HOW TO WIN A BIDDING WAR!
Written by Barbara Pronin
Long Beach, California spouses Aaron Albanetti and Stephanie Morgan had been renting for years when they came upon a favorable trifecta: they were ready to buy, interest rates were low, and they had enough money saved for a down payment.
“We started looking at houses last spring,” Albanetti said. “We probably looked at close to 50. But every time we found a house we wanted, we’d put in a bid and lose out. We made nine offers on nine different houses and lost out to competitors every time.”
In one instance, on a home with some 25 offers, they bid $30,000 over the list price. It was only enough to get them into the second round of bidding.
“We then offered $75,000 over the list price,” he said, “and we still lost out to a higher bidder.”
At that point, said Albanetti, they knew they needed to change their strategy. “We decided we needed to focus our energies on homes that were a little less in demand.”
They would not compromise on school district, he said, because they have a young child - and they wanted to stay within a certain geographical area. But, they thought, they might be willing to compromise on amenities.
Their tenth try at ownership was a charm.
“We found a one-bath home in the area we liked that was listed for $675,000,” he said. “We felt that having only one bathroom was something we could live with.”
Even on this less-sought after home, there were multiple offers, he said. But they managed to close the window with a winning bid of $60,000 over the list price.
It’s a common scenario playing out across the nation.
“Every buyer has a different journey and different thresholds to cross,” said career agent Jane McAuley, Coldwell Banker Residential Brokers in Atlanta. “I had buyers recently who believed they found the perfect home for them - a unique property with a lovely pool and a yard that backed up to a horse ranch. It was listed for $1.25, which seemed a bit overpriced. We made an offer of $1.075, but with four offers over $1.24 on the table, and my buyers desperate to own the property, they not only upped their bid to $1.255, but they also agreed to no warranty, no appraisal contingency. They pulled back their ask for pool equipment and furniture that had been in the initial offer.”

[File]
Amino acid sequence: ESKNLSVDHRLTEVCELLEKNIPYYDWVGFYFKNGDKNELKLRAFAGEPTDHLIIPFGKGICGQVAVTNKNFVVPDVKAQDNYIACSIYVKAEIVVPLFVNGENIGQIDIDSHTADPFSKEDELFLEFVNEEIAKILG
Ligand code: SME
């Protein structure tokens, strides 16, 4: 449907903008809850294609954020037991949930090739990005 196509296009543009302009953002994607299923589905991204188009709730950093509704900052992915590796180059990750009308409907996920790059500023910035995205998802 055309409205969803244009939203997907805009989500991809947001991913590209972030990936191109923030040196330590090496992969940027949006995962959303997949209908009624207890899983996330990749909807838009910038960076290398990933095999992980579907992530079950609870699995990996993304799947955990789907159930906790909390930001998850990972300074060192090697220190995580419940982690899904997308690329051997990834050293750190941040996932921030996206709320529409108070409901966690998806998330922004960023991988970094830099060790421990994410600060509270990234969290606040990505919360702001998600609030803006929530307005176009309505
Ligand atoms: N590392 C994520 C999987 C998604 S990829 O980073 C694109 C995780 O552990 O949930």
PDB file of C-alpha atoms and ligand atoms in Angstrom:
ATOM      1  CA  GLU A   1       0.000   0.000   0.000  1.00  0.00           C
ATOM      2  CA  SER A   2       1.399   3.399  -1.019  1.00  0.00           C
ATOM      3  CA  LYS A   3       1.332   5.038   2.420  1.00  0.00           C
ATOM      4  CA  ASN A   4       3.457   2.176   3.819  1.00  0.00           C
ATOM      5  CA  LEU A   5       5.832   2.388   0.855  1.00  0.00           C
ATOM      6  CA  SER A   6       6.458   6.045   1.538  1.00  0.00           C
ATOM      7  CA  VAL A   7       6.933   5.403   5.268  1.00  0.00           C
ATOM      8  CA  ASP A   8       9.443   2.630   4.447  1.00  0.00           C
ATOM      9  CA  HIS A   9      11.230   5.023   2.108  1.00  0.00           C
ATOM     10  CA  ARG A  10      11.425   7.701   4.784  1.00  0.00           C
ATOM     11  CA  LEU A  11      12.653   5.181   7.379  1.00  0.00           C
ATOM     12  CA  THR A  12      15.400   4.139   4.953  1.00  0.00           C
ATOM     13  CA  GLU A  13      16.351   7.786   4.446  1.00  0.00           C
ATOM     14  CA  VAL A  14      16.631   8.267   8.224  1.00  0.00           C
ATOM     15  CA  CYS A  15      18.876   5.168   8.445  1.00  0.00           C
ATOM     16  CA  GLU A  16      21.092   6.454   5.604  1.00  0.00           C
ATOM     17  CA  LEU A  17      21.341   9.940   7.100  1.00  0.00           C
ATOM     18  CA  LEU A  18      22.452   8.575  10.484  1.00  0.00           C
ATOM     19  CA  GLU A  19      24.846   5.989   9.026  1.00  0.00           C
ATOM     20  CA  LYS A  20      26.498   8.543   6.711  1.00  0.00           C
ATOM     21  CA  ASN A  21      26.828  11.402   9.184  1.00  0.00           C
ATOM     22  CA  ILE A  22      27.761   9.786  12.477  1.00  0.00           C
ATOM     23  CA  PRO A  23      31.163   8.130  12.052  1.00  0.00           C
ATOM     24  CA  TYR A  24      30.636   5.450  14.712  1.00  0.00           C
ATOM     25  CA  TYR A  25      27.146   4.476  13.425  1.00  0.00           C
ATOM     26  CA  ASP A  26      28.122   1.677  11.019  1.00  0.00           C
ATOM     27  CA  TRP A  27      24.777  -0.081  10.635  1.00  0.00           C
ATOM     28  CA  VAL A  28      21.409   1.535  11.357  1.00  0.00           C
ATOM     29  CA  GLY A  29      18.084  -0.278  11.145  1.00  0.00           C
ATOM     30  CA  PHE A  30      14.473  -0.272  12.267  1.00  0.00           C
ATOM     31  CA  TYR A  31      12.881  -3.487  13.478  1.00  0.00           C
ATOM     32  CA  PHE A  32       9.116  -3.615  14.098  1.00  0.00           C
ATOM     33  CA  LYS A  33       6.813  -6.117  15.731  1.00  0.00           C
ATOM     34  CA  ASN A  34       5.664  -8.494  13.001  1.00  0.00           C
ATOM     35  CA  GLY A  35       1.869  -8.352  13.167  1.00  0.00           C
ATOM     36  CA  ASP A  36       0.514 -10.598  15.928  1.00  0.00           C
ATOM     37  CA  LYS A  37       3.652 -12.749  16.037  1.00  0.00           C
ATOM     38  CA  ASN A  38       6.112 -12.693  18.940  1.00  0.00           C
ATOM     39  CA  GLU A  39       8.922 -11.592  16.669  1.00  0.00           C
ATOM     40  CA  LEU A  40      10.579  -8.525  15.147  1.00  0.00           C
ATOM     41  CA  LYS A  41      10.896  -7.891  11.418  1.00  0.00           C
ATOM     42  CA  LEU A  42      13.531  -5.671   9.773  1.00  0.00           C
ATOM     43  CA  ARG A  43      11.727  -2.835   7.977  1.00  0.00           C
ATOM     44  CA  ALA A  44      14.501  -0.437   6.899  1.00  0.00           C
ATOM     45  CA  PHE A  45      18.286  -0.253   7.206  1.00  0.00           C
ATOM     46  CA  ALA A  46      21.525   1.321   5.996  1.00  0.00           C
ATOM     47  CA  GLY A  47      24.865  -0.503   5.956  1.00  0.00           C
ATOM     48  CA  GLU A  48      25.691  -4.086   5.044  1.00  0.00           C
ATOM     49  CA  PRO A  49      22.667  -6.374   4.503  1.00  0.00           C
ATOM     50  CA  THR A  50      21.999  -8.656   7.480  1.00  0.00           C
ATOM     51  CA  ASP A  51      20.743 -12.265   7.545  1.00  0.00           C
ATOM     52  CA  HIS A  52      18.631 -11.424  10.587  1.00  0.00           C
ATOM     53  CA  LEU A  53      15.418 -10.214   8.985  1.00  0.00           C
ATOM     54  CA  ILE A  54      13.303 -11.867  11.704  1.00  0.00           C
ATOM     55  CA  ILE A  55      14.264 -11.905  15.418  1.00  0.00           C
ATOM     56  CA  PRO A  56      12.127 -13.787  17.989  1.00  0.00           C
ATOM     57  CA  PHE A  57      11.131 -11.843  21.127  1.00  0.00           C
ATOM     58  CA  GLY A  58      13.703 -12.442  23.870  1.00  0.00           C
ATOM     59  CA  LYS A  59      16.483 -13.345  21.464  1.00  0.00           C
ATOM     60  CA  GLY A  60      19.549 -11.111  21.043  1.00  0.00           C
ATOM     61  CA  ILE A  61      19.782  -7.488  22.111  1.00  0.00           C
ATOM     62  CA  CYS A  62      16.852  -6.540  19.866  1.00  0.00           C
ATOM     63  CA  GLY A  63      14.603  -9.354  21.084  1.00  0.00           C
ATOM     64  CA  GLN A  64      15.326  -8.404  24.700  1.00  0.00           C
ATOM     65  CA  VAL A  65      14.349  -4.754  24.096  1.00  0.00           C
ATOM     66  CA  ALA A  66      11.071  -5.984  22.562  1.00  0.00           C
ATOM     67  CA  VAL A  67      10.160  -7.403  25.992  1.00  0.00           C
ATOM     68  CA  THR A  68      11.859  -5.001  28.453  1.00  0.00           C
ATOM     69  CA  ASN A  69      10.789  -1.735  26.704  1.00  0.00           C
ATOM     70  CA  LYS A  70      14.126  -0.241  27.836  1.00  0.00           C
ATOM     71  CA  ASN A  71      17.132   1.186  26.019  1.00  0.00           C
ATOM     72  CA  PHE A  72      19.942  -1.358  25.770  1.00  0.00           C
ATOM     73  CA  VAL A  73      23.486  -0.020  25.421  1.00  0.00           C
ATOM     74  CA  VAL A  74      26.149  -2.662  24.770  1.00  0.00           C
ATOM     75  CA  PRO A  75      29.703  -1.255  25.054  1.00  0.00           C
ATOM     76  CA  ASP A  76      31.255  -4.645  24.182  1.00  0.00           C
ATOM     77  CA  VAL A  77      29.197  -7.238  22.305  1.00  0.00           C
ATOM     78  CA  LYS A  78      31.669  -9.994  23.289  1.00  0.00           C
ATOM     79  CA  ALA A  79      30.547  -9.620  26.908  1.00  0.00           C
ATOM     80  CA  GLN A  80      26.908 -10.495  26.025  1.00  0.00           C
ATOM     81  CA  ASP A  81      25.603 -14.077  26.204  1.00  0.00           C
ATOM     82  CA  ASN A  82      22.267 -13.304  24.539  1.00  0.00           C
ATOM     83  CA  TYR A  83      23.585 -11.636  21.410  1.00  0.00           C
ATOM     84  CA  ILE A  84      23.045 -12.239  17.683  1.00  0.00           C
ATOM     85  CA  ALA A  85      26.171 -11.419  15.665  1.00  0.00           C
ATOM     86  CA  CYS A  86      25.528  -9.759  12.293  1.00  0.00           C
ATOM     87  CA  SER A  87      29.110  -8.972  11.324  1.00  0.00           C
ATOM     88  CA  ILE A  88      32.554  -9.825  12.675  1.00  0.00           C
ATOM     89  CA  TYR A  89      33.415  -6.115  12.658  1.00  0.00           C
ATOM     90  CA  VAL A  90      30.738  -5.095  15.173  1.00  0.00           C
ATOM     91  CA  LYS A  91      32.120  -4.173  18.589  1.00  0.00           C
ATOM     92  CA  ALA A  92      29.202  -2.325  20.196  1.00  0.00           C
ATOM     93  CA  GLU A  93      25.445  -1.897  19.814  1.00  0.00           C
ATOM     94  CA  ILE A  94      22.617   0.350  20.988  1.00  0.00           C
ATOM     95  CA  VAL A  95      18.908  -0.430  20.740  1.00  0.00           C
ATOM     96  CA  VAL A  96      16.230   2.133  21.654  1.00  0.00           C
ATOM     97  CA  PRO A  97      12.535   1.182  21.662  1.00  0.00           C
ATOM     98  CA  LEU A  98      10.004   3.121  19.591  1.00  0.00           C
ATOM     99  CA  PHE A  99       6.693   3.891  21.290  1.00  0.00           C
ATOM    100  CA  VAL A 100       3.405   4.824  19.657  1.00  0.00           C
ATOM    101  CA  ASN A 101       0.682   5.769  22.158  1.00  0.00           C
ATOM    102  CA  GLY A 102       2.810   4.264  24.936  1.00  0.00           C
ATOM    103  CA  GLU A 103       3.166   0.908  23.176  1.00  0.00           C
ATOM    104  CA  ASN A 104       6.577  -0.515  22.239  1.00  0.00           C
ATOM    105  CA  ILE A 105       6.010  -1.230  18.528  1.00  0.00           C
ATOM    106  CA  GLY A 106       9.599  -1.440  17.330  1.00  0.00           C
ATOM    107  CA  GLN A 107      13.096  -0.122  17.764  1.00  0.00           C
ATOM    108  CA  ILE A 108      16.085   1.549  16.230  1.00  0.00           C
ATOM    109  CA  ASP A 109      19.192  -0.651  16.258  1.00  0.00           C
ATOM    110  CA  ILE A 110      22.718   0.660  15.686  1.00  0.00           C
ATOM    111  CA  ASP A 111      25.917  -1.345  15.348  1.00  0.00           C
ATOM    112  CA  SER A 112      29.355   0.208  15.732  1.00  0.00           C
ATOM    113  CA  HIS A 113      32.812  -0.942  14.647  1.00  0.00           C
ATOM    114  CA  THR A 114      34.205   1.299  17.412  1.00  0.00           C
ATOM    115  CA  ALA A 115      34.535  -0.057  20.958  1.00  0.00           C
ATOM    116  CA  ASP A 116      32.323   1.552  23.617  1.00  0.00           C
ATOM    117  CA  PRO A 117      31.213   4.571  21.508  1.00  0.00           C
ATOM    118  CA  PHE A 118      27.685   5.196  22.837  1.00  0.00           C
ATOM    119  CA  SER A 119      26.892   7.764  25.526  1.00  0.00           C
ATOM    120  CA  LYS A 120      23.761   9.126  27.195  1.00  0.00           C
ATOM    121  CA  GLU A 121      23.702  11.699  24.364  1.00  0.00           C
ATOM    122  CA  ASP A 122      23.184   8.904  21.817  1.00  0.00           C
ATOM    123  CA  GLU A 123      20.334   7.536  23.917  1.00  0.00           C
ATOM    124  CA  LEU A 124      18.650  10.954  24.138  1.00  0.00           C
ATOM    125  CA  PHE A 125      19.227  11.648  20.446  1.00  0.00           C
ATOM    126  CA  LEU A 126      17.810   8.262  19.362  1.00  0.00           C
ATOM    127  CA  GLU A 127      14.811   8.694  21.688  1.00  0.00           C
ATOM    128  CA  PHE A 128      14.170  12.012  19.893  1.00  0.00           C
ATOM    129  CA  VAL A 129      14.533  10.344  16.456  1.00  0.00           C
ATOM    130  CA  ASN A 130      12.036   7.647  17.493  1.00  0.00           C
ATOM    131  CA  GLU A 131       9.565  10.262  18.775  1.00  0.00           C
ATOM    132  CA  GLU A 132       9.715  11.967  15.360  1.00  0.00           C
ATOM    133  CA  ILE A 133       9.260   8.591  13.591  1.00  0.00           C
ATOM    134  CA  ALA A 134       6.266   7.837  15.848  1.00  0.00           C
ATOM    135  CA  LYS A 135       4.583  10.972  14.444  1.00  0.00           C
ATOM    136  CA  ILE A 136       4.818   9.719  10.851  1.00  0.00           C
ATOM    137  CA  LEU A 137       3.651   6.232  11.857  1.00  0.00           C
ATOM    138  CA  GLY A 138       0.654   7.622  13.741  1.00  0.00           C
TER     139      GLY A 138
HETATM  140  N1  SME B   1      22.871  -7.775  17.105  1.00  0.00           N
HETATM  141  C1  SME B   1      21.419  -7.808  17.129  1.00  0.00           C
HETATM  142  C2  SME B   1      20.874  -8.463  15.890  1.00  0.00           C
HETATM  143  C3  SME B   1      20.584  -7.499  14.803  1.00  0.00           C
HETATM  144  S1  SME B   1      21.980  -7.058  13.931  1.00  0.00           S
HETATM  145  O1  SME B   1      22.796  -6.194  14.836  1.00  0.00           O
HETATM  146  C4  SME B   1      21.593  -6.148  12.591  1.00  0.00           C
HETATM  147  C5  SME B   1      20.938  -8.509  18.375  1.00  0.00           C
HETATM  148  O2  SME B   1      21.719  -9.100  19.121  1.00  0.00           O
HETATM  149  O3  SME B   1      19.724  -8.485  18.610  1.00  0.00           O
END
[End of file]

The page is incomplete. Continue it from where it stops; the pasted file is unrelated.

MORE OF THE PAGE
They won the bid.
McAuley noted that having contingencies of any kind will typically get you nowhere in today's multiple-offer environment.
“I had clients who were a little timid about buying a home before their present home was sold,” she said. “They had a cute little bungalow with a nice pool in a good part of town. It was at least 60 years old and had never had any upgrades. We listed it for $575,000 and had seven offers almost immediately. The house sold for $60,000 over the asking price - good news for both the buyer and the seller.”
As an agent, it's important to do your due diligence, McCauley said.
“In another instance, I had a first-time buyer who had only five percent for a down payment,” she said. “They made three offers that were rejected. But we found a seller who’d seen a couple of sales fall through for various reasons. She was ready to accept my buyer’s bid and their low deposit because they were in every other way well qualified.”
In Kansas City, where inventory sits at 1.2 months - a fraction of the six months typical of a balanced market - most homes in the starter range are selling within the first two or three days for at least two to eight percent over the asking price, said Mina Steen, a multi-million- dollar producer with Better Homes and Gardens Real Estate.
“First time buyers who have not built up assets are at a disadvantage in this market because sellers feel more secure when they see a larger down payment,” Steen said. “The larger down payment also improves the likelihood of final loan approval and appraisal.”
Because updated properties are in demand, she noted, anything that has been newly redone and is priced right is selling at a premium.
“But even the remodel, or teardown properties are going quickly if they have ‘good bones’ and are in a desirable location,” Steen said.
Buyers who can afford to do so use escalation clauses and often request inspection but waive the right to ask for repairs, Steen said.
“Also,” she added, “in addition to putting down more earnest money to offer the seller more security, “a serious buyer may agree to bring the shortfall in cash to closing in the event the property does not appraise.”
In a seller’s market, it’s clear there are many strategies for clearing the homeownership path.